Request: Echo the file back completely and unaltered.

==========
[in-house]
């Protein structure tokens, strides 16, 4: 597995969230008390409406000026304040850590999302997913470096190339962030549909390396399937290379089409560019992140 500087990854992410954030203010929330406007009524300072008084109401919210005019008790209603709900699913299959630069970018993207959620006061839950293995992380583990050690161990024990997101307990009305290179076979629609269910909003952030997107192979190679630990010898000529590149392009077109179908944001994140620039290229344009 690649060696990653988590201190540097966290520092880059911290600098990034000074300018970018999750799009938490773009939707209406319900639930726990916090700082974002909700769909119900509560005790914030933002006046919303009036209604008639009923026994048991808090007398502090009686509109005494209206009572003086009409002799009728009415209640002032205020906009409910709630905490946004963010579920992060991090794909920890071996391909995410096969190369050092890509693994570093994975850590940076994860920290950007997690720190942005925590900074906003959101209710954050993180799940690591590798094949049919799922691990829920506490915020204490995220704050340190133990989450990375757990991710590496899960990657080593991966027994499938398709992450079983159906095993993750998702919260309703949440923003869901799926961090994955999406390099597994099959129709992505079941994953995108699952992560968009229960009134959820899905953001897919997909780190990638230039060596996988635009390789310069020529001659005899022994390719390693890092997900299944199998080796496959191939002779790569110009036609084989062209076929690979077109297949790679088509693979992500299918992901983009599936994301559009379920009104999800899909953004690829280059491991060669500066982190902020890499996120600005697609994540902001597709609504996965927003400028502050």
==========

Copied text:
[in-house]
């Protein structure tokens, strides 16, 4: 597995969230008390409406000026304040850590999302997913470096190339962030549909390396399937290379089409560019992140 500087990854992410954030203010929330406007009524300072008084109401919210005019008790209603709900699913299959630069970018993207959620006061839950293995992380583990050690161990024990997101307990009305290179076979629609269910909003952030997107192979190679630990010898000529590149392009077109179908944001994140620039290229344009 690649060696990653988590201190540097966290520092880059911290600098990034000074300018970018999750799009938490773009939707209406319900639930726990916090700082974002909700769909119900509560005790914030933002006046919303009036209604008639009923026994048991808090007398502090009686509109005494209206009572003086009409002799009728009415209640002032205020906009409910709630905490946004963010579920992060991090794909920890071996391909995410096969190369050092890509693994570093994975850590940076994860920290950007997690720190942005925590900074906003959101209710954050993180799940690591590798094949049919799922691990829920506490915020204490995220704050340190133990989450990375757990991710590496899960990657080593991966027994499938398709992450079983159906095993993750998702919260309703949440923003869901799926961090994955999406390099597994099959129709992505079941994953995108699952992560968009229960009134959820899905953001897919997909780190990638230039060596996988635009390789310069020529001659005899022994390719390693890092997900299944199998080796496959191939002779790569110009036609084989062209076929690979077109297949790679088509693979992500299918992901983009599936994301559009379920009104999800899909953004690829280059491991060669500066982190902020890499996120600005697609994540902001597709609504996965927003400028502050």